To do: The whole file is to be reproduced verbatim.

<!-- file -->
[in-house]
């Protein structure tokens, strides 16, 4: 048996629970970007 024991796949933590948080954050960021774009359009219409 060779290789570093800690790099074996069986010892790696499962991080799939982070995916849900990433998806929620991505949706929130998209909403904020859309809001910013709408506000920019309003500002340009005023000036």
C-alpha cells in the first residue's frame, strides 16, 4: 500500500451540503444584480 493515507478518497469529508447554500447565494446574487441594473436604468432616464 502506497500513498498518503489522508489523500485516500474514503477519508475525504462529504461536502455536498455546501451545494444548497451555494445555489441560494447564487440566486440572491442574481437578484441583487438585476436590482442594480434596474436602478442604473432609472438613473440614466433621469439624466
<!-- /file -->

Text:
[in-house]
């Protein structure tokens, strides 16, 4: 048996629970970007 024991796949933590948080954050960021774009359009219409 060779290789570093800690790099074996069986010892790696499962991080799939982070995916849900990433998806929620991505949706929130998209909403904020859309809001910013709408506000920019309003500002340009005023000036």
C-alpha cells in the first residue's frame, strides 16, 4: 500500500451540503444584480 493515507478518497469529508447554500447565494446574487441594473436604468432616464 502506497500513498498518503489522508489523500485516500474514503477519508475525504462529504461536502455536498455546501451545494444548497451555494445555489441560494447564487440566486440572491442574481437578484441583487438585476436590482442594480434596474436602478442604473432609472438613473440614466433621469439624466